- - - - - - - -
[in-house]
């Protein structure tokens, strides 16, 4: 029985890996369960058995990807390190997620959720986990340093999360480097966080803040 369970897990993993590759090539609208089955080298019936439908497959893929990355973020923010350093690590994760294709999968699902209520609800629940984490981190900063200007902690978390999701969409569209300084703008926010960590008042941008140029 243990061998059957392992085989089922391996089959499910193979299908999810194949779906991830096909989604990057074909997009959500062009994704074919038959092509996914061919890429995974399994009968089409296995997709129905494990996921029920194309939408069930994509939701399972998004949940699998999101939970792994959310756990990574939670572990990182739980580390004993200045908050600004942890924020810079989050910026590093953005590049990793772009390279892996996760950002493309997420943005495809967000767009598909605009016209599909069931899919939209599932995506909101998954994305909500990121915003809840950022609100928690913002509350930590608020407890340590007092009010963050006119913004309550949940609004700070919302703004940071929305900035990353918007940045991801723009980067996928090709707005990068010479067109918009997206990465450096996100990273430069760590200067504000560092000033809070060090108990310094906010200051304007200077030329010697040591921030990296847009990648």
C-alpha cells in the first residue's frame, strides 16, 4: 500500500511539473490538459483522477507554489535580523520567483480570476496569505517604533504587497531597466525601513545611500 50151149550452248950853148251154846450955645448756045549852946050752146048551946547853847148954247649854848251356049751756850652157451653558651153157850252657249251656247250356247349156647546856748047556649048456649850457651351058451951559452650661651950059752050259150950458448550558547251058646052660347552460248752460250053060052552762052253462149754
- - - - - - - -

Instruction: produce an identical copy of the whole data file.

[in-house]
């Protein structure tokens, strides 16, 4: 029985890996369960058995990807390190997620959720986990340093999360480097966080803040 369970897990993993590759090539609208089955080298019936439908497959893929990355973020923010350093690590994760294709999968699902209520609800629940984490981190900063200007902690978390999701969409569209300084703008926010960590008042941008140029 243990061998059957392992085989089922391996089959499910193979299908999810194949779906991830096909989604990057074909997009959500062009994704074919038959092509996914061919890429995974399994009968089409296995997709129905494990996921029920194309939408069930994509939701399972998004949940699998999101939970792994959310756990990574939670572990990182739980580390004993200045908050600004942890924020810079989050910026590093953005590049990793772009390279892996996760950002493309997420943005495809967000767009598909605009016209599909069931899919939209599932995506909101998954994305909500990121915003809840950022609100928690913002509350930590608020407890340590007092009010963050006119913004309550949940609004700070919302703004940071929305900035990353918007940045991801723009980067996928090709707005990068010479067109918009997206990465450096996100990273430069760590200067504000560092000033809070060090108990310094906010200051304007200077030329010697040591921030990296847009990648």
C-alpha cells in the first residue's frame, strides 16, 4: 500500500511539473490538459483522477507554489535580523520567483480570476496569505517604533504587497531597466525601513545611500 50151149550452248950853148251154846450955645448756045549852946050752146048551946547853847148954247649854848251356049751756850652157451653558651153157850252657249251656247250356247349156647546856748047556649048456649850457651351058451951559452650661651950059752050259150950458448550558547251058646052660347552460248752460250053060052552762052253462149754